Because many people will take it for granted that for the depressed patients, as long as good advice, let them want to open it. So in front of the patient, the life of chicken soup quotes, or self-intelligent use of radical method.
They're likely to say things like, "You're just too busy" and "What's so sad about that?" , "More people than you have gone", "Everyone is a little blue", "Who do you think you can afford?" And so on.
But it's cruel, it's like you say to a blind man, "Ah! The outside world is so beautiful! It's a pity you're blind! You can't see Yehahahahahaha! The same. If you are the closest and most trusted person in your patient, every word you say is hundreds or thousands of times more powerful.
Therefore, in order to help the people around the depression, the first thing to do is to learn. Through learning to understand depression objectively, understand that it is not a simple psychological problem, but a disease with physiological basis.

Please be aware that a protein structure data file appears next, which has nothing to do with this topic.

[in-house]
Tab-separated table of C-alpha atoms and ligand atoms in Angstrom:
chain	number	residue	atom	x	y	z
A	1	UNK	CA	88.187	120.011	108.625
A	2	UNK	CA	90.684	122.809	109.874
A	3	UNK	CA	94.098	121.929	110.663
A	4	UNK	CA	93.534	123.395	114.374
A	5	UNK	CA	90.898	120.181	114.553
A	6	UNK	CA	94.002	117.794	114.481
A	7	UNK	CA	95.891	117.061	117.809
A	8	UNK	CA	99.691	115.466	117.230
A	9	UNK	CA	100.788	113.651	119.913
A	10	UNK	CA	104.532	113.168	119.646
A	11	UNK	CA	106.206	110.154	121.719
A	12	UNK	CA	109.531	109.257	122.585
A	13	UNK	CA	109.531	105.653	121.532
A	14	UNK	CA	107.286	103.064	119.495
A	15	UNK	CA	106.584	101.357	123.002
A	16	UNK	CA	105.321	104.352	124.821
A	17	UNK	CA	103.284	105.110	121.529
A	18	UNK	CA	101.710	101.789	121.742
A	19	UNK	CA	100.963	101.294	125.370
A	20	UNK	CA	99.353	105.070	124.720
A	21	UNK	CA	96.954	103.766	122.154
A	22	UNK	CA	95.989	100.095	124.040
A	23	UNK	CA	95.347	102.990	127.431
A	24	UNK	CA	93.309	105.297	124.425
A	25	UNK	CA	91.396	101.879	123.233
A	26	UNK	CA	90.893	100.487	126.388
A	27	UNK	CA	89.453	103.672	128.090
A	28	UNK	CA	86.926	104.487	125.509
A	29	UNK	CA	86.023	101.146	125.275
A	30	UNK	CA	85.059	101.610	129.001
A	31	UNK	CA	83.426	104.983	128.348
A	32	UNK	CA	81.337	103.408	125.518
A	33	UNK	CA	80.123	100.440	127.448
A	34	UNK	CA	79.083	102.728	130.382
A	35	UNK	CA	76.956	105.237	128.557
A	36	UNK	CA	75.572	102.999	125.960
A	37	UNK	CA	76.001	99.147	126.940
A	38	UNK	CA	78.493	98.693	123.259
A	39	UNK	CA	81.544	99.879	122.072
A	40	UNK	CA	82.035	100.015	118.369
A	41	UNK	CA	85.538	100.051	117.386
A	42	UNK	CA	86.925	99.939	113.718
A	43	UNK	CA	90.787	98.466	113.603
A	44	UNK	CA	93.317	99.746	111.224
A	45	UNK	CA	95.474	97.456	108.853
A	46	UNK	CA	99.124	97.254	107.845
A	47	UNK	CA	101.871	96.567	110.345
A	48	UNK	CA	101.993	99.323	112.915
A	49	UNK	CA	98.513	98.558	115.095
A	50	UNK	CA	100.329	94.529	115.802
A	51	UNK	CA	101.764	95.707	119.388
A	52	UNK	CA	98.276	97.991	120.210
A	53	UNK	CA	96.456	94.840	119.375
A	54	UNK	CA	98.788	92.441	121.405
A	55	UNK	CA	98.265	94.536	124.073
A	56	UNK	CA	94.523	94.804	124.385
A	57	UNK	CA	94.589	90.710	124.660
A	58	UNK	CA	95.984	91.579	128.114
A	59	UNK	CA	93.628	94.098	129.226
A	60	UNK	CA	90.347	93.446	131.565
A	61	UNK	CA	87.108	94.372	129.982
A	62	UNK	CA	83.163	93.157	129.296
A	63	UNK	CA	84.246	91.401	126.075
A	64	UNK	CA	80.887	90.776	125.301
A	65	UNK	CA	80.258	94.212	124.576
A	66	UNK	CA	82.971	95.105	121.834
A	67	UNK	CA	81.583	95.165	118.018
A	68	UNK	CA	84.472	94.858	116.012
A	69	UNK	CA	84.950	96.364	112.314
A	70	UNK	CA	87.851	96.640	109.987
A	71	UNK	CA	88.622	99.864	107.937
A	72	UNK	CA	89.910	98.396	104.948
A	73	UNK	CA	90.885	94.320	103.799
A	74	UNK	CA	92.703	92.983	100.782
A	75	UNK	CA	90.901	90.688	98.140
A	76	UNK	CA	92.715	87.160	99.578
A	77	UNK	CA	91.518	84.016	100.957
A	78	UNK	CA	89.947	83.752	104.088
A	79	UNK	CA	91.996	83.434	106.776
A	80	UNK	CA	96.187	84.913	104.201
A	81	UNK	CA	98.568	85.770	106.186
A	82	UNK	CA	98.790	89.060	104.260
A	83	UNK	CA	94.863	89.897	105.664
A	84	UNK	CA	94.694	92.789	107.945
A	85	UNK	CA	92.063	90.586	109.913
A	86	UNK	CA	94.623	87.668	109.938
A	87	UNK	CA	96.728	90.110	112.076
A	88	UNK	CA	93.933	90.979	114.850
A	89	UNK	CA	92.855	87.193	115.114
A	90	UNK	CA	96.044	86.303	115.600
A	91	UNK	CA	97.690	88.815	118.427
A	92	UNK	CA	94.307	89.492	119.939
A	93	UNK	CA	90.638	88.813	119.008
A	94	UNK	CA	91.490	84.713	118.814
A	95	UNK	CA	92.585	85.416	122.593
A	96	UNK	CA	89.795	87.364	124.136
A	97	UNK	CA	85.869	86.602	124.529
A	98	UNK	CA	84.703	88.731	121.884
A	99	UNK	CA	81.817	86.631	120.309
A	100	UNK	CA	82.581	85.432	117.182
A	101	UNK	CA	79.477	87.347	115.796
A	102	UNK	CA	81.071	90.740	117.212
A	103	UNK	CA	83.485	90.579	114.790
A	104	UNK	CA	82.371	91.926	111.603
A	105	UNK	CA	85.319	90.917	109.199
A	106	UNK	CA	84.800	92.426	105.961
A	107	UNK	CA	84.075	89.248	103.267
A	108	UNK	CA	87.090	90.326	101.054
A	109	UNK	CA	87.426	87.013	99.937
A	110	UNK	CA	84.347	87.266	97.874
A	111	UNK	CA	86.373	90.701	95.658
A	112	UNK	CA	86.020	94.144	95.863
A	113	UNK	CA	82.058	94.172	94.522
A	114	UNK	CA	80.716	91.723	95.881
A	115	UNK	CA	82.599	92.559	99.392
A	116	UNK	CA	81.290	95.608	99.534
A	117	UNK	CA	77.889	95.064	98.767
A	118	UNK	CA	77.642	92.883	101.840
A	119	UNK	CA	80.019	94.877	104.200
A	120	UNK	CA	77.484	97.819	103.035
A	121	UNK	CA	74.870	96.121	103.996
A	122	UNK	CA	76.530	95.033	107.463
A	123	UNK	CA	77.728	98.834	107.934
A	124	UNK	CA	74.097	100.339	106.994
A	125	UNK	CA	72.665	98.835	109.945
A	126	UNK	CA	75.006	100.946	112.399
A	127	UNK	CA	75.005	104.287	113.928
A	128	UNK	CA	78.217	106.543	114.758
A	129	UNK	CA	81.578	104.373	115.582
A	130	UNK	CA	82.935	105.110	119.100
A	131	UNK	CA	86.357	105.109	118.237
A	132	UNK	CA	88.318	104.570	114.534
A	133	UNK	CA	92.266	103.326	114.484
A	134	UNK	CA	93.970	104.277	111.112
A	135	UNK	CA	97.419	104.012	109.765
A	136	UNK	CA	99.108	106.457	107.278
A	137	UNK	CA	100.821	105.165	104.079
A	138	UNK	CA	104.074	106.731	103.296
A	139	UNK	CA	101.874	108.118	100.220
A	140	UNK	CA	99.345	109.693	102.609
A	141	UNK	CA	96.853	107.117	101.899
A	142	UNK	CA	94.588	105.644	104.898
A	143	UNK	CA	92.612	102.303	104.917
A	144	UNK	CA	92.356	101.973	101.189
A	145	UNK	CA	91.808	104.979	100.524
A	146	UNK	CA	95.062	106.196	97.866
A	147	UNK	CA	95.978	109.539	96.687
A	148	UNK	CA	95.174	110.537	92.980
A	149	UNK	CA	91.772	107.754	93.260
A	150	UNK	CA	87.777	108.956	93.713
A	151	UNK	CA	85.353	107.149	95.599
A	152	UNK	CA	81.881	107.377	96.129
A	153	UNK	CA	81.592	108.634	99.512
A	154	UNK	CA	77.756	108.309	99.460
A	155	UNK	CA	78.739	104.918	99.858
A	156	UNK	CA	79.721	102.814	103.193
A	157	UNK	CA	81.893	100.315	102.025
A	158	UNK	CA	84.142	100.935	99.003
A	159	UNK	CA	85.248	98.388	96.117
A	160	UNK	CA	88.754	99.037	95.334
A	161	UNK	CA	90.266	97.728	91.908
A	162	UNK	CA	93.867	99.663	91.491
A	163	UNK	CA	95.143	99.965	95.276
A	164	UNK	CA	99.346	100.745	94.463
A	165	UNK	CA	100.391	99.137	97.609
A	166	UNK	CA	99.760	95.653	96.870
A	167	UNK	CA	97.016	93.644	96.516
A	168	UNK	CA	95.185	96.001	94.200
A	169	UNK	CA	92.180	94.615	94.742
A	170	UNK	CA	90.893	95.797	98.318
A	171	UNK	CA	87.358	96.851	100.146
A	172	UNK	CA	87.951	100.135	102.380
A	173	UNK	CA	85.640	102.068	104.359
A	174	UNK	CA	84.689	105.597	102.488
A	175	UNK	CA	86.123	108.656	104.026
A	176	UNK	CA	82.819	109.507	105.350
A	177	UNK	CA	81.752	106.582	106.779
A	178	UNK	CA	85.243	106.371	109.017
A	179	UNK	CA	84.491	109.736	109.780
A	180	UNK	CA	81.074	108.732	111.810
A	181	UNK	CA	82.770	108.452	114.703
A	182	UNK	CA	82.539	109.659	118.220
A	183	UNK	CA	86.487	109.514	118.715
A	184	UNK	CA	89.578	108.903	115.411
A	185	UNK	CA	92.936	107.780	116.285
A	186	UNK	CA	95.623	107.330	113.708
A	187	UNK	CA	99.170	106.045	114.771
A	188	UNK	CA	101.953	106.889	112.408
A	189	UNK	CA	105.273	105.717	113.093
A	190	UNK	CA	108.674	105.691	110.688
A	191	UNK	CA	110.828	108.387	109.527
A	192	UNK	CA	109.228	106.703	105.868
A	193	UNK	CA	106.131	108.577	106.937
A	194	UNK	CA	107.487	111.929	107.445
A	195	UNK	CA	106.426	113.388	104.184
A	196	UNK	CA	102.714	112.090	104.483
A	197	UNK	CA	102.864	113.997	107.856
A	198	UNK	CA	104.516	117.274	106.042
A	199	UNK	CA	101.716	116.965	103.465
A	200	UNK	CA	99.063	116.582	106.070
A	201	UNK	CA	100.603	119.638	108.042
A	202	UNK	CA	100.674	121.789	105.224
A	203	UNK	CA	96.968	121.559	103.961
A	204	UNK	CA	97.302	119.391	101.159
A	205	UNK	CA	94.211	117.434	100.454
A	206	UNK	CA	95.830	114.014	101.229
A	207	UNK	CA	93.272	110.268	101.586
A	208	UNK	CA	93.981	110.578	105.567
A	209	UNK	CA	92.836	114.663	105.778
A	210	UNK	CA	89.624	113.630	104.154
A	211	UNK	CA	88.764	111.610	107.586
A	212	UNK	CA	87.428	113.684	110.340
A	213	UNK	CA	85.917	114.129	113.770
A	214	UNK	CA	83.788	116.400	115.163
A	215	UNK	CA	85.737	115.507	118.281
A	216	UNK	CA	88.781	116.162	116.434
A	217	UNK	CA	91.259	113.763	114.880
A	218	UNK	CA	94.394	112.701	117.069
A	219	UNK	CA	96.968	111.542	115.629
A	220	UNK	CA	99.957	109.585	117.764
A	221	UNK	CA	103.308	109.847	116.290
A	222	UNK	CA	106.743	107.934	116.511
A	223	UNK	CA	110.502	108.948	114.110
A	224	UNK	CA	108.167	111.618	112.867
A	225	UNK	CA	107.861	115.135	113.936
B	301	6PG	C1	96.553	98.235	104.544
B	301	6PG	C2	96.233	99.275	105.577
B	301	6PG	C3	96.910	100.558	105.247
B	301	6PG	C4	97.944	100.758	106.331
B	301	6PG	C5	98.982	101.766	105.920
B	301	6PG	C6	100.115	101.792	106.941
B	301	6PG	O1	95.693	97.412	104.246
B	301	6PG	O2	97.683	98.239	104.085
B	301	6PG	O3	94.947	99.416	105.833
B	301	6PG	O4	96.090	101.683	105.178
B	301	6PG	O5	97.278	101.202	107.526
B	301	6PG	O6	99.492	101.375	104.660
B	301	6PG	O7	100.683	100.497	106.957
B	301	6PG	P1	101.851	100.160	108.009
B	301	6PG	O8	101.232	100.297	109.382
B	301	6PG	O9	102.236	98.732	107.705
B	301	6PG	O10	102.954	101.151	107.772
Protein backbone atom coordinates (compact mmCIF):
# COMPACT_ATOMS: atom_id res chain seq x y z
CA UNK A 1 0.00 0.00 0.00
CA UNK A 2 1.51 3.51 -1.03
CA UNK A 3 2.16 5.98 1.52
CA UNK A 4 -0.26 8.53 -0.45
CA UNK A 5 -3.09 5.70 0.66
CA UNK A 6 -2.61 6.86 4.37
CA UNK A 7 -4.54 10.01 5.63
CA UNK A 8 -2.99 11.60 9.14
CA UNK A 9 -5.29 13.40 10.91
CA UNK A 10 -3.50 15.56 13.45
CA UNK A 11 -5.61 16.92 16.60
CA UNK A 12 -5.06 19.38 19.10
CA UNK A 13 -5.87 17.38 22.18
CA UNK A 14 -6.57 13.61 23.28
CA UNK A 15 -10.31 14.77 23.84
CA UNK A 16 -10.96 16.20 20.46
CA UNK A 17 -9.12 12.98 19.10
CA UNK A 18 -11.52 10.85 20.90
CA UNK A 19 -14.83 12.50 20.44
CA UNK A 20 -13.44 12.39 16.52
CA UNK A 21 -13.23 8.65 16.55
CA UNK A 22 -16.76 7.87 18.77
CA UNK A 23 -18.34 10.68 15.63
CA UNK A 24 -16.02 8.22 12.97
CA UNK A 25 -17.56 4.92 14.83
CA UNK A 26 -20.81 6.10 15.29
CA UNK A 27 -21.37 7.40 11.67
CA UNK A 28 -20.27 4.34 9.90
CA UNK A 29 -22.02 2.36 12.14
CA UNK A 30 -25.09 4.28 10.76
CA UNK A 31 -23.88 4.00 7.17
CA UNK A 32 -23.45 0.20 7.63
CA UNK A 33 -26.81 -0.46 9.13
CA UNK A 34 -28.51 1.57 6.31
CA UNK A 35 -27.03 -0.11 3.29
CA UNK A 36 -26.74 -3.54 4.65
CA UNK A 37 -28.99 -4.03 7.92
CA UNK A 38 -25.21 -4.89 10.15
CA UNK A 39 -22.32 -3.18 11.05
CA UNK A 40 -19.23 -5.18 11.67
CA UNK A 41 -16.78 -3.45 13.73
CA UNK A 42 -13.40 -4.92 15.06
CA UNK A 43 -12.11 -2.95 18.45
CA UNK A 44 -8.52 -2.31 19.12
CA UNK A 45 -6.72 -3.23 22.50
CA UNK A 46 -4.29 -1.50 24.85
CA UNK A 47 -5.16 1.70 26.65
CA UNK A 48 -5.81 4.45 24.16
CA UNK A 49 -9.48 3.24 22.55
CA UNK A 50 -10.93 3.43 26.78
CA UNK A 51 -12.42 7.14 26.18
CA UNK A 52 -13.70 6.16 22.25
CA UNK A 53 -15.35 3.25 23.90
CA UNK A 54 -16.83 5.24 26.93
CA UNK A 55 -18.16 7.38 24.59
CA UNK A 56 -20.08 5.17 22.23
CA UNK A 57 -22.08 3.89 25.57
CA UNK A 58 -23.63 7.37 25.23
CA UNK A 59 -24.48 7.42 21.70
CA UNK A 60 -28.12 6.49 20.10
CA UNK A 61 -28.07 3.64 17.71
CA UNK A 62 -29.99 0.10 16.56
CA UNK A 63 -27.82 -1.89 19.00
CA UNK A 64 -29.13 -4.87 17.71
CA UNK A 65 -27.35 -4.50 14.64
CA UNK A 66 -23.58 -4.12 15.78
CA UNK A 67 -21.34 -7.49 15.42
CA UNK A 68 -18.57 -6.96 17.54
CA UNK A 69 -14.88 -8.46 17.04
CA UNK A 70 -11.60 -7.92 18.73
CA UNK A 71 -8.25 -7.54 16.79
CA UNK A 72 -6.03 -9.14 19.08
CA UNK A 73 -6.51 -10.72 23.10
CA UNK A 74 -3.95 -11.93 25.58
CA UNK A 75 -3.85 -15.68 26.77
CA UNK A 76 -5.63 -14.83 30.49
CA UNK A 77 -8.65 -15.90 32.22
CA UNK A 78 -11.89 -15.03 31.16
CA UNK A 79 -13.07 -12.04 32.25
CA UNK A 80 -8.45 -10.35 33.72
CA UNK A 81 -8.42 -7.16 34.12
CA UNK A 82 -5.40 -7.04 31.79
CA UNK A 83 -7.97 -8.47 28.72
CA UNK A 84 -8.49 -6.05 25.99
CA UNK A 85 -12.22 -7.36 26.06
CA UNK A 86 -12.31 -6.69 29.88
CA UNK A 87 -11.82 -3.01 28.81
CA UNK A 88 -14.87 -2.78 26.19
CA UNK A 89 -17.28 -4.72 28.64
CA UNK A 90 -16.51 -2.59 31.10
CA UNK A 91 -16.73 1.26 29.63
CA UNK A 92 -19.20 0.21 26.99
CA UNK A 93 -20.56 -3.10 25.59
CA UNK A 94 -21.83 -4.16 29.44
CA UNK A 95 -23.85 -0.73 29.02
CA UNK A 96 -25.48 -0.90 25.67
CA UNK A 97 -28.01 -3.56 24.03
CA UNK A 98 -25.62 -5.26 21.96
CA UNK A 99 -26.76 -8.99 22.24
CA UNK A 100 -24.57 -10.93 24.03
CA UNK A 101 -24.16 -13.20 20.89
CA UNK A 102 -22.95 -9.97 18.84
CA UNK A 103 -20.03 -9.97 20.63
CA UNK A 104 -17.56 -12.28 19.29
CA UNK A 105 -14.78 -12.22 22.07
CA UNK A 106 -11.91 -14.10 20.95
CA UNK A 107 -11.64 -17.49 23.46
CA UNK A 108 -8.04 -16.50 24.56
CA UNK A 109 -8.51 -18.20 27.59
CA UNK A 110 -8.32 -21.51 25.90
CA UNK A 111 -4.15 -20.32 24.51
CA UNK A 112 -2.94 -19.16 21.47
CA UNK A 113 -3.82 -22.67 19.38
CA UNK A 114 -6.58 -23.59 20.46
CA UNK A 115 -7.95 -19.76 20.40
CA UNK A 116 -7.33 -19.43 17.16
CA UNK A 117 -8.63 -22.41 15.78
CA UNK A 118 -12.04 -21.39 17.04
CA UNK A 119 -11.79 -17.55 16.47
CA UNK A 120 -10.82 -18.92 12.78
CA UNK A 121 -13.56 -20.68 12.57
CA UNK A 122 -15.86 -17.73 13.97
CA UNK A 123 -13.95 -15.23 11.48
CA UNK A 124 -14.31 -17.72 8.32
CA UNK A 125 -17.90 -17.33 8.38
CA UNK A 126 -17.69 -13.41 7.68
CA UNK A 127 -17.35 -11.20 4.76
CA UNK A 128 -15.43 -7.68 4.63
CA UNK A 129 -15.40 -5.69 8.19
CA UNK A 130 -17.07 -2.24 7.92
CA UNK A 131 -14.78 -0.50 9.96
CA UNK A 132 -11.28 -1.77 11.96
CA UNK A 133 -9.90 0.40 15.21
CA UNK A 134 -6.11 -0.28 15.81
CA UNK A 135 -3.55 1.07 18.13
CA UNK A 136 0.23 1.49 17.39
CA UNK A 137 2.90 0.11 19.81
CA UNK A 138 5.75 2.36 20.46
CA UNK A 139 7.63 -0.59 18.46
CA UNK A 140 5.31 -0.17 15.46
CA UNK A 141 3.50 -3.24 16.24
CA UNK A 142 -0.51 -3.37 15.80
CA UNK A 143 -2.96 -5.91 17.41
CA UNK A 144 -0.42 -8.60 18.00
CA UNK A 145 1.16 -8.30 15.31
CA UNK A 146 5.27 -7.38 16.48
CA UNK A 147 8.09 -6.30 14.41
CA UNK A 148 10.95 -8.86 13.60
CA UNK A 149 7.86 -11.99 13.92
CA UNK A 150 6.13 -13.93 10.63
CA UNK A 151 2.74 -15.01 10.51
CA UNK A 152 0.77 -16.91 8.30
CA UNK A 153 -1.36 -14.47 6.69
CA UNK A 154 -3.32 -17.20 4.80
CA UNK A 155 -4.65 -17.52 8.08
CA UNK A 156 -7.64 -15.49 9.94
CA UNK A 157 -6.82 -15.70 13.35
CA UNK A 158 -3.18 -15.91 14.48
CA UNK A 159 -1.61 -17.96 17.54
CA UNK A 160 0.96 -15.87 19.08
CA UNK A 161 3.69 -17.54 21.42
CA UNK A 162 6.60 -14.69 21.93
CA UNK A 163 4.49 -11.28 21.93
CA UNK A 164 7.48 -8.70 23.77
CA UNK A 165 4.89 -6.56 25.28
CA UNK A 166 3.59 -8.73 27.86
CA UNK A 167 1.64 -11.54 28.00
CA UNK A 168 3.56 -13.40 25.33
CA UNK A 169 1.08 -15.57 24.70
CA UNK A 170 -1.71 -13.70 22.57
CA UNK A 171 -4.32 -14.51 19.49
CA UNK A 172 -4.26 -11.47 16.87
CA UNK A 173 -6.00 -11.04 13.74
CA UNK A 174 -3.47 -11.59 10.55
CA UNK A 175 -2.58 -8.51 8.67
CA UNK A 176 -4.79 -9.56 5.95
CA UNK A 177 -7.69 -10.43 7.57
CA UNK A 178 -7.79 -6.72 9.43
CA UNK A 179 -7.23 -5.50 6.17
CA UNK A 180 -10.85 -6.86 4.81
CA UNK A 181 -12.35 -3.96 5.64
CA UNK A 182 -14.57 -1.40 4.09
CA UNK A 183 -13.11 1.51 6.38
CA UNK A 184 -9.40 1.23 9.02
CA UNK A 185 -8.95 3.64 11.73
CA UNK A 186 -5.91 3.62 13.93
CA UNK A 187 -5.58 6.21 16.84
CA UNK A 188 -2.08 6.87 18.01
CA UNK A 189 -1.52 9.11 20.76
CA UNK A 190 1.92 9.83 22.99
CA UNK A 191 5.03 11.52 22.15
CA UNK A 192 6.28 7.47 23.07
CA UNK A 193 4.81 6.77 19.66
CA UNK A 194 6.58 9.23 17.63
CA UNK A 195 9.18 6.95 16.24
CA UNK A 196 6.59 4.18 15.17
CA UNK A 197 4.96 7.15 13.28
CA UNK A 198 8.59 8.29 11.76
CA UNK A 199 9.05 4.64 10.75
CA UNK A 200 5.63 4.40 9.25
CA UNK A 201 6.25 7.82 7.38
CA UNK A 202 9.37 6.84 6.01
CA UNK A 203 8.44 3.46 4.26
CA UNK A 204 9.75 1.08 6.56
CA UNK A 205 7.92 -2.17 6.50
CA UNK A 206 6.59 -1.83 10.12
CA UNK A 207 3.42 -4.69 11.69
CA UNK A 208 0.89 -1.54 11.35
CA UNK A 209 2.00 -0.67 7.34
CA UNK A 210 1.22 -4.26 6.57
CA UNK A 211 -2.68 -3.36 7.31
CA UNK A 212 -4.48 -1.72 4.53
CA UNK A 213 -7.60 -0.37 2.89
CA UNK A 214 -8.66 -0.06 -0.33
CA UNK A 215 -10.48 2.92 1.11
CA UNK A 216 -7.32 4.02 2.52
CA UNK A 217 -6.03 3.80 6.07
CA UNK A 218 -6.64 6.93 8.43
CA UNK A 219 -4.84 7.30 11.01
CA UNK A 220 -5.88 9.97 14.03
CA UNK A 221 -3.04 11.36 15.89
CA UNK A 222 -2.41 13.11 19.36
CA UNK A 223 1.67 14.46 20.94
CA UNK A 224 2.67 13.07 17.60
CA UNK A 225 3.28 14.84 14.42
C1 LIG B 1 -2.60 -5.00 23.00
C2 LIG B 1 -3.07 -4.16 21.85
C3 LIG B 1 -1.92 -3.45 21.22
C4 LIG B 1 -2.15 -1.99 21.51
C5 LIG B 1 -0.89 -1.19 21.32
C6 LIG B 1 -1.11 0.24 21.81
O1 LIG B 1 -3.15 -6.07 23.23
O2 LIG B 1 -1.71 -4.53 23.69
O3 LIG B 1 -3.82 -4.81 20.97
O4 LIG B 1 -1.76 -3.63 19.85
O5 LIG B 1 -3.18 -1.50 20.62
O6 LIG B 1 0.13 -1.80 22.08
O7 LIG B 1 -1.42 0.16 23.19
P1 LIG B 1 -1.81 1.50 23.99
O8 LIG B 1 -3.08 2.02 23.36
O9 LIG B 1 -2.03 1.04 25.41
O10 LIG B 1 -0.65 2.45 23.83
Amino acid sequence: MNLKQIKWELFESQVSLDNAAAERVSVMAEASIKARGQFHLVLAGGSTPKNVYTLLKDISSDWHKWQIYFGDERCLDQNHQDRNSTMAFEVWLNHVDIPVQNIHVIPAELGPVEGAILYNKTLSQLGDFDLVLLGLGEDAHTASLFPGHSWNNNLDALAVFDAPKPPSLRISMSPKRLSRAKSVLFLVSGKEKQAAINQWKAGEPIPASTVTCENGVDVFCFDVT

Photo | author Left Light
When you've built a comparative system of scientific melancholy knowledge, here are four things to start with to help your melancholy friends:
1. Encourage patients to actively seek medical attention
Efforts should be made to break through the psychological barriers of patients, accompany patients to the hospital's psychiatric department to seek treatment.
2. Follow the doctor's instructions
In the hospital and doctors are more reliable premise, try to follow and cooperate with the doctor's advice, whether it is medication, surgery, hospitalization, your role in the company and supervisor, to ensure that patients comply with the doctor's instructions, follow the treatment.